Algorithmic Biases and Digital Divides:
STSM of Jahna Otterbacher to the University of Sheffield
Dates: 2 – 8 April 2016
Host: Prof. Paul Clough, Information School, University of Sheffield, UK
Modern, networked information services (e.g., search, recommendation, social media “news feeds”) make extensive use of algorithmic curation processes, designed to guide users to the most interesting and/or useful content, filtering out that which is likely of less value. There is little doubt that such algorithms influence the manner in which we view the word, and thus, quite literally mediate our social relations and participation in public life. However, it is becoming increasingly challenging to systematically study how algorithmic biases impact our experiences and worldviews.
For instance, given the use of propriety, “black box” algorithms to filter content, extensive personalization, and the tight user-system feedback loop, it is no wonder that some scholars have questioned whether it is still useful to talk of algorithmic bias. After all, in highly personalized information environments, there is no “gold standard” against which we might compare what a given user sees. In some sense, the use of hyper-personalization and tight user-system feedback loops means that there is, in fact, no unbiased view.
During my week’s visit to Sheffield’s Information School, I had the opportunity to discuss these issues with Prof. Paul Clough and members of the Information Retrieval group, as well as other faculty in the Information School, such as Dr. Jo Bates. The specific goal of the visit was the development of a methodology to explore this complex topic, which requires the synthesis of literatures across both the social and computer sciences. We were able to sketch out a plan for two collaborative publications for 2016-2017. In addition, we discussed possible ways to fund our research project.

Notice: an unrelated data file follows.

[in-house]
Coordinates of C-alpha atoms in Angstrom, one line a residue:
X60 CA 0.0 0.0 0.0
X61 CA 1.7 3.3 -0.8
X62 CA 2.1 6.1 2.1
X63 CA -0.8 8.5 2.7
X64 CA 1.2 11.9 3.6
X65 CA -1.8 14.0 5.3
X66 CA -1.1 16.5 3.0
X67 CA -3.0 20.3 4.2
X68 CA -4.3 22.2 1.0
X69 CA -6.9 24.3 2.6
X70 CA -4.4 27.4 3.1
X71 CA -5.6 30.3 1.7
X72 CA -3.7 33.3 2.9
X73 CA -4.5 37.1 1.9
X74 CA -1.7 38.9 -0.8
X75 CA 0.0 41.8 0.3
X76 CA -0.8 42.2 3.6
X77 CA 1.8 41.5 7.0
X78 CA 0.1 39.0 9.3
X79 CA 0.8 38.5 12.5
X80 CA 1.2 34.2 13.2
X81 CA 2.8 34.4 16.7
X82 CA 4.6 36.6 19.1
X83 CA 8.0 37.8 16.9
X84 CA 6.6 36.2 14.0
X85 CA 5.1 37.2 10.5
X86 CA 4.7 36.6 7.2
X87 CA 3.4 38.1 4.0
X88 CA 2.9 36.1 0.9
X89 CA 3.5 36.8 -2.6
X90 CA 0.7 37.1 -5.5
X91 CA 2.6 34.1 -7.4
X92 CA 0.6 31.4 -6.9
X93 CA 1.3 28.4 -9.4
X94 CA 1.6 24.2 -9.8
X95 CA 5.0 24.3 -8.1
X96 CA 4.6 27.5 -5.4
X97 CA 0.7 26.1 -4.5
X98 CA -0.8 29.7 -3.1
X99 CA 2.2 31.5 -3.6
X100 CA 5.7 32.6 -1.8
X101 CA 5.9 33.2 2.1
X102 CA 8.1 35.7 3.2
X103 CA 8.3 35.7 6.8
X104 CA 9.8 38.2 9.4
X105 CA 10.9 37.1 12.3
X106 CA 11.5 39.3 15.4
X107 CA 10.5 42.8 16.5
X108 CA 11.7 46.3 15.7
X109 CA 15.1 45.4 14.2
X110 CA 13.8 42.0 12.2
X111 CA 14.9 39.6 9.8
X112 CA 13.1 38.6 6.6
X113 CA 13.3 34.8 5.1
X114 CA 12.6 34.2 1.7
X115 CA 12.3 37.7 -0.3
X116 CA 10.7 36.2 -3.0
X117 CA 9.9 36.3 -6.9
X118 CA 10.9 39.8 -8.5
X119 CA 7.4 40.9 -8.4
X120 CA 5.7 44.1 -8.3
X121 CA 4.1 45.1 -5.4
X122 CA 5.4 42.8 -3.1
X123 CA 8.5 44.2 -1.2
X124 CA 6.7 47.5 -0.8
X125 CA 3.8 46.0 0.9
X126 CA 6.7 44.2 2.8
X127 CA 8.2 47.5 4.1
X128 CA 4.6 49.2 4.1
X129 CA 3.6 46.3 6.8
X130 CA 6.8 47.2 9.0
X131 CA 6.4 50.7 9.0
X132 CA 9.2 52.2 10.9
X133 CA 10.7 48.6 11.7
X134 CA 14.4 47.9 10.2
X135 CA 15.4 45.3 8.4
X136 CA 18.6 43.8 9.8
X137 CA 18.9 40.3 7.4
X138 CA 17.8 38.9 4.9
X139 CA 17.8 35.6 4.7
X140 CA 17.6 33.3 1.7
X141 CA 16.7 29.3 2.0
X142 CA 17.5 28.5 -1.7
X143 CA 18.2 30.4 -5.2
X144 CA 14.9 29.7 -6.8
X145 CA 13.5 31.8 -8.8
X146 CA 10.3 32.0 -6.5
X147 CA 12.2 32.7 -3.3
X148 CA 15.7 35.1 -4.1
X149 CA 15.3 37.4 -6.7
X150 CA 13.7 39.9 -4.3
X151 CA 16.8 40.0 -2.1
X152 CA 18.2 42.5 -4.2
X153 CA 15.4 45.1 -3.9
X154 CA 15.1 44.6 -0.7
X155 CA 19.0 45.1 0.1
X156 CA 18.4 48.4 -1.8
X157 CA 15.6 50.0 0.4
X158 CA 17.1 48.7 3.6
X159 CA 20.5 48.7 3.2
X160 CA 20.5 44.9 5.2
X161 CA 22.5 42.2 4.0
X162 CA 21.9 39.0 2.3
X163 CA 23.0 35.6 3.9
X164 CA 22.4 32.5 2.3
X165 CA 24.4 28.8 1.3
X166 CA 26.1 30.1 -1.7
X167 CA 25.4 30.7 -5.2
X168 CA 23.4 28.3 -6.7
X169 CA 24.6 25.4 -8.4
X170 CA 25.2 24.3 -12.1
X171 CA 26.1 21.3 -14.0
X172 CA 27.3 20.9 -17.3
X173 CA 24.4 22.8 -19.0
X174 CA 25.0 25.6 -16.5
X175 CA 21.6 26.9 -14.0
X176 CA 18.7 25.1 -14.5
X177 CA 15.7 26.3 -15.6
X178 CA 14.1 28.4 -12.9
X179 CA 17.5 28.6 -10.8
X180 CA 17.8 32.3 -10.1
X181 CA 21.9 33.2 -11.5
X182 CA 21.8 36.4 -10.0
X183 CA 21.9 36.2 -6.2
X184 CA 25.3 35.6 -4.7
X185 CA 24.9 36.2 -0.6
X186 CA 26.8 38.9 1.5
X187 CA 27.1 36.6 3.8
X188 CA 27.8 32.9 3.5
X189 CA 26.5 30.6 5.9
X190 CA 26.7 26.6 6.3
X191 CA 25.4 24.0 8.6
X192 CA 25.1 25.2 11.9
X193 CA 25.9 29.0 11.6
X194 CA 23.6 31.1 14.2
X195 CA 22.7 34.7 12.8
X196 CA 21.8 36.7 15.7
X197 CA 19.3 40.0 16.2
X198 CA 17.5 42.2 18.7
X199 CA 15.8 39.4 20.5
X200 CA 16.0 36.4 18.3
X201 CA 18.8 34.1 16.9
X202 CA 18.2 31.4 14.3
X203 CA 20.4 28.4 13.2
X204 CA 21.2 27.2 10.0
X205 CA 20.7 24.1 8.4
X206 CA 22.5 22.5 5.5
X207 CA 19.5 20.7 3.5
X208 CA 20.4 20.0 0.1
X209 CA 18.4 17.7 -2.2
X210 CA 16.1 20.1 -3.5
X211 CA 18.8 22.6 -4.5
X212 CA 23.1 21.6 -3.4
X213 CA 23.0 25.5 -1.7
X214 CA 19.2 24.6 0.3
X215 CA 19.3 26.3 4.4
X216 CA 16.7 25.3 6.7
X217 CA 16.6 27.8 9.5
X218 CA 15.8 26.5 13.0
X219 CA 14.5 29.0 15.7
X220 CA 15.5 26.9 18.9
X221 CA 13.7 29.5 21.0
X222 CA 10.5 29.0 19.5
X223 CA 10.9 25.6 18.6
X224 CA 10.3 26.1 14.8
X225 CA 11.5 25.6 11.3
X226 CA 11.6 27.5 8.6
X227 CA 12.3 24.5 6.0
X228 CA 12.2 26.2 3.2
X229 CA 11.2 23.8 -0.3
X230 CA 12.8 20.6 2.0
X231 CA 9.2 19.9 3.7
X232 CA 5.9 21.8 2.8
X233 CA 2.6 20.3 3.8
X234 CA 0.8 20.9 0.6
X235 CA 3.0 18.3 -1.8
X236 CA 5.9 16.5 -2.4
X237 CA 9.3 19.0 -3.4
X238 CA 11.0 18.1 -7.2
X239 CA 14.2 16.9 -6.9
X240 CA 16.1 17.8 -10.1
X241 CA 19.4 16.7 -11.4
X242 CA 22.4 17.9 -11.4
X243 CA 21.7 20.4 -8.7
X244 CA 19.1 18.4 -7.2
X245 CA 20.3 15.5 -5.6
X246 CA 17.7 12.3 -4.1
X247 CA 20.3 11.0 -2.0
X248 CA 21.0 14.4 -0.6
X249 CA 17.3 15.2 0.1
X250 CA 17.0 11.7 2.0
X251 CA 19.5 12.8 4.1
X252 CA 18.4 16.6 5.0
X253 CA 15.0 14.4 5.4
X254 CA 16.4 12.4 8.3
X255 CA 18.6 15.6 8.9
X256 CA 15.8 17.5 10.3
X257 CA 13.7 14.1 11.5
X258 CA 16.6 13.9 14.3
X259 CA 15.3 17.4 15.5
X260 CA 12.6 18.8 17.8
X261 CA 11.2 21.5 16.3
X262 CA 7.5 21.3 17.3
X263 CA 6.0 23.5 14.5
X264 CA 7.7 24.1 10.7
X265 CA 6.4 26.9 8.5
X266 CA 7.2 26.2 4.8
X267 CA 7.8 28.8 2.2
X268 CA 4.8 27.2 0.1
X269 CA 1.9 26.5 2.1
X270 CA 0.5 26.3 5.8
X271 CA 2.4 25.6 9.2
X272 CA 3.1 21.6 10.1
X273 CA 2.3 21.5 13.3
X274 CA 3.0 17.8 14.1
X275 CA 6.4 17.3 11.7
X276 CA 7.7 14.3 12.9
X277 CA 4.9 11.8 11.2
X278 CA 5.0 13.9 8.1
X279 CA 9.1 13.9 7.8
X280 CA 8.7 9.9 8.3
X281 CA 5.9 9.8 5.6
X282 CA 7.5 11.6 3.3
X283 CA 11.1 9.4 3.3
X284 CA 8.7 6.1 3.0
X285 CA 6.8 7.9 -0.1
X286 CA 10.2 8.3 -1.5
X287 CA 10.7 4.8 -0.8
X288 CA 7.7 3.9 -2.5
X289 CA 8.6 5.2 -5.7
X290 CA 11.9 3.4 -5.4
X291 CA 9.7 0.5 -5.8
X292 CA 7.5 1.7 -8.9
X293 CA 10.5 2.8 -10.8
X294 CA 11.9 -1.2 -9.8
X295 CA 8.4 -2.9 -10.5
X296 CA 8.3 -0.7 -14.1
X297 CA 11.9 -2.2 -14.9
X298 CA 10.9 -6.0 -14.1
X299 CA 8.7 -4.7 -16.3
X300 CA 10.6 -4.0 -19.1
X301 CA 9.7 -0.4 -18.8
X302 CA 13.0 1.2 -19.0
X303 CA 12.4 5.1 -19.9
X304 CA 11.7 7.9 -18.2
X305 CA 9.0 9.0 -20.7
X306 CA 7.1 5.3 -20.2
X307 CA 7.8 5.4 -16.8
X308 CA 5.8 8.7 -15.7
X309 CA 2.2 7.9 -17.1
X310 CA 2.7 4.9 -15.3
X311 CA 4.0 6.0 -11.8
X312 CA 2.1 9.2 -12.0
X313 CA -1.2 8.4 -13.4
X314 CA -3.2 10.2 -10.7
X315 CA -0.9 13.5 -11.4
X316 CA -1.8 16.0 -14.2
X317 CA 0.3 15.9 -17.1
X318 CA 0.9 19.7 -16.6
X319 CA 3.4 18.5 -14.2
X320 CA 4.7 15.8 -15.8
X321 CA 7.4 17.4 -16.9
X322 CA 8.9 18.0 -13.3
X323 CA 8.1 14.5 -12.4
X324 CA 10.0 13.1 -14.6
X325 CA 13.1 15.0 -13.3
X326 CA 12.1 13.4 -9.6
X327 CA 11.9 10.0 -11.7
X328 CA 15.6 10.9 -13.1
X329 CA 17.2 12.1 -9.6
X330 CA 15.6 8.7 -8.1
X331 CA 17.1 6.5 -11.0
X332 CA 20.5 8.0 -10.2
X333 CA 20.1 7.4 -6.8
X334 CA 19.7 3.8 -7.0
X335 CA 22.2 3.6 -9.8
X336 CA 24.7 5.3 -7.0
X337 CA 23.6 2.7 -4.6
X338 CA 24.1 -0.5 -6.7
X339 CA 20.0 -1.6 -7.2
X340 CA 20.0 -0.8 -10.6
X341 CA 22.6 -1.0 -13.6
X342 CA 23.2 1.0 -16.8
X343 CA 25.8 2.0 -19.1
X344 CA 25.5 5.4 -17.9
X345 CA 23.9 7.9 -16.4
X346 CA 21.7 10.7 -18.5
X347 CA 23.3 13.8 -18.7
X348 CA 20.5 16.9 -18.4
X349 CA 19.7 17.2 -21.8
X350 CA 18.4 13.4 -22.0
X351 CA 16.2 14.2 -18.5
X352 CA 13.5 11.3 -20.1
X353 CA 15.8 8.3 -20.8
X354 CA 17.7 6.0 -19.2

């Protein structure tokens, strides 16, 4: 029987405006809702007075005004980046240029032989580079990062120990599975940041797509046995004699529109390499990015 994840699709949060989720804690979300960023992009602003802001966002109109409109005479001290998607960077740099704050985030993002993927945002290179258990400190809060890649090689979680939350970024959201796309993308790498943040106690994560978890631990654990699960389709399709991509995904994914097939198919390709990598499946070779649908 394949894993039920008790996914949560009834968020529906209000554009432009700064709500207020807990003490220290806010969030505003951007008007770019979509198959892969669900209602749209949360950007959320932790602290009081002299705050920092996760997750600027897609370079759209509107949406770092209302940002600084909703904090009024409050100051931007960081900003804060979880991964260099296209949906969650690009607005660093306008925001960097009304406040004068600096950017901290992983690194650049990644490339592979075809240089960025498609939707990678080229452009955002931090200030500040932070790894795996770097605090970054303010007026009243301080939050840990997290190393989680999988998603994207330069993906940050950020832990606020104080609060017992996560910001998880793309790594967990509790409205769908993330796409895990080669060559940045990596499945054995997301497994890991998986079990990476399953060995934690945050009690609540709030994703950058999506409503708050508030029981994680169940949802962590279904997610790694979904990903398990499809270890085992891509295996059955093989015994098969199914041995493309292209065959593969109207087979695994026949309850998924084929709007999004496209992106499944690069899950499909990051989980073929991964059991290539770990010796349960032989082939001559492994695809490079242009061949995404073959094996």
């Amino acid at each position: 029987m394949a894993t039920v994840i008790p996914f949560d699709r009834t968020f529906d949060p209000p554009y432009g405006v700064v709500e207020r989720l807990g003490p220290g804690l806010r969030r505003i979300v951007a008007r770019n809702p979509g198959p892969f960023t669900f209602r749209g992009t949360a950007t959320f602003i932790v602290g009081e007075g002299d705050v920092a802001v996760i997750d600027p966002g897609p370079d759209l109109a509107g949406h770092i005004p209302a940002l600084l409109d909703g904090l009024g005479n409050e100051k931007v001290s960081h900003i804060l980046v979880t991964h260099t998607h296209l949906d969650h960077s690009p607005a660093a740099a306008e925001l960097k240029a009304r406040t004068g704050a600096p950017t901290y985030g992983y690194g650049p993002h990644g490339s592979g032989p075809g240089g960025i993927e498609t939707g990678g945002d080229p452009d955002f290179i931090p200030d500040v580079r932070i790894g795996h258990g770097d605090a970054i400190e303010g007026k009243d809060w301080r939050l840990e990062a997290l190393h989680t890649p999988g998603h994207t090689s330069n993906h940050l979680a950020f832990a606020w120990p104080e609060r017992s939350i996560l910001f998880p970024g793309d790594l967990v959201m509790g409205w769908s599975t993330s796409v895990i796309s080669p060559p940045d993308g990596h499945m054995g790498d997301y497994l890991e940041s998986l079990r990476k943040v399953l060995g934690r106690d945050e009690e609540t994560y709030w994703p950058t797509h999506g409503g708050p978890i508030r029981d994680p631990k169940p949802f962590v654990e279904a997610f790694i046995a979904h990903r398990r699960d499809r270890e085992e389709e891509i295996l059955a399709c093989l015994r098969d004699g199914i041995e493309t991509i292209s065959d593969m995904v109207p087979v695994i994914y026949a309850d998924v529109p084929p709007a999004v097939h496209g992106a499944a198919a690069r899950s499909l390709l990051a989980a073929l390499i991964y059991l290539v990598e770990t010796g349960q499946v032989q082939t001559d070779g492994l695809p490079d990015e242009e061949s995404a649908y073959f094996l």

Mid-week, I also had the chance to give a talk on my related work in the context of the School’s seminar series (title and abstract below). All in all, it was a very productive and helpful visit and I am looking forward to this new collaboration with Prof. Clough and Dr. Bates!
Crowdsourcing Stereotypes? Linguistic Bias in Descriptions of People
The language we use to describe others reveals our social expectations, and thus plays a key role in the maintenance of stereotypes. While most people try to avoid blatantly offensive language, such as sexist or racist terms, a subtle phenomenon, known as linguistic bias, can reveal the stereotypes that influence us. I consider two social computing settings in which participants describe others: 1) a game in which players are shown an image and must guess which descriptive labels partners will assign, and 2) collaboratively authored biographies of actors at the Internet Movie Database. In the first setting, images of women were more likely to be described using subjective adjectives (e.g., good, ugly) as compared to men. In the second setting, actor gender and race were correlated to authors’ language patterns, with white men being described more abstractly and subjectively than other social groups. Since the widespread prevalence of linguistic biases in social technologies stands to reinforce stereotypes, further work must consider both the technical features and social cues built into sharing platforms, which might influence the biases observed. I will discuss directions for future work, as well as methodological considerations.